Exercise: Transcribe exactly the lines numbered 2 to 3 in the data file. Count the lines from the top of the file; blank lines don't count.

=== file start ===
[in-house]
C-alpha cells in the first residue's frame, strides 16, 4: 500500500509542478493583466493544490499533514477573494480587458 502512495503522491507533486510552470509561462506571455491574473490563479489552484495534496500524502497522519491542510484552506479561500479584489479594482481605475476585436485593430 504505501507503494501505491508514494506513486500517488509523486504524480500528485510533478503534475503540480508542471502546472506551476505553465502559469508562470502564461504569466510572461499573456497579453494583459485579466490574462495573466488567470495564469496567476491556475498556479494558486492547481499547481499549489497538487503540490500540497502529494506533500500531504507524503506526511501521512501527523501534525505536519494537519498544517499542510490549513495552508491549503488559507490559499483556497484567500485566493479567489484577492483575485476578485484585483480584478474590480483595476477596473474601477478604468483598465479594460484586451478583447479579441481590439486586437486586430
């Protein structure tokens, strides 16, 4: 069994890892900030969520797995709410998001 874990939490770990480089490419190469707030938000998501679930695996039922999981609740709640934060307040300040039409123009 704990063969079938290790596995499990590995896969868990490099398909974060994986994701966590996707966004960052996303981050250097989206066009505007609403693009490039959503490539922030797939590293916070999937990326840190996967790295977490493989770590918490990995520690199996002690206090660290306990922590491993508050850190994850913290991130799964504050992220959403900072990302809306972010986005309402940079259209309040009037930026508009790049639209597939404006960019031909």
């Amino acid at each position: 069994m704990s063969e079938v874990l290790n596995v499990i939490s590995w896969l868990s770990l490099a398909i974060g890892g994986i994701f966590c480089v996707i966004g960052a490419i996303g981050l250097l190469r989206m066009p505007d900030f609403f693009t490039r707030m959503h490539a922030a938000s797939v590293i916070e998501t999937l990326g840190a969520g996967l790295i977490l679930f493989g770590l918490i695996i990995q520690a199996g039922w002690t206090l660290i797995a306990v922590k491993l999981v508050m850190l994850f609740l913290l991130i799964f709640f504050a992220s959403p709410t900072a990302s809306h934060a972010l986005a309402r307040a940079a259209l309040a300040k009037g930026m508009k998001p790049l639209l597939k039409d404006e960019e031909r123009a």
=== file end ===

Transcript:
C-alpha cells in the first residue's frame, strides 16, 4: 500500500509542478493583466493544490499533514477573494480587458 502512495503522491507533486510552470509561462506571455491574473490563479489552484495534496500524502497522519491542510484552506479561500479584489479594482481605475476585436485593430 504505501507503494501505491508514494506513486500517488509523486504524480500528485510533478503534475503540480508542471502546472506551476505553465502559469508562470502564461504569466510572461499573456497579453494583459485579466490574462495573466488567470495564469496567476491556475498556479494558486492547481499547481499549489497538487503540490500540497502529494506533500500531504507524503506526511501521512501527523501534525505536519494537519498544517499542510490549513495552508491549503488559507490559499483556497484567500485566493479567489484577492483575485476578485484585483480584478474590480483595476477596473474601477478604468483598465479594460484586451478583447479579441481590439486586437486586430
């Protein structure tokens, strides 16, 4: 069994890892900030969520797995709410998001 874990939490770990480089490419190469707030938000998501679930695996039922999981609740709640934060307040300040039409123009 704990063969079938290790596995499990590995896969868990490099398909974060994986994701966590996707966004960052996303981050250097989206066009505007609403693009490039959503490539922030797939590293916070999937990326840190996967790295977490493989770590918490990995520690199996002690206090660290306990922590491993508050850190994850913290991130799964504050992220959403900072990302809306972010986005309402940079259209309040009037930026508009790049639209597939404006960019031909």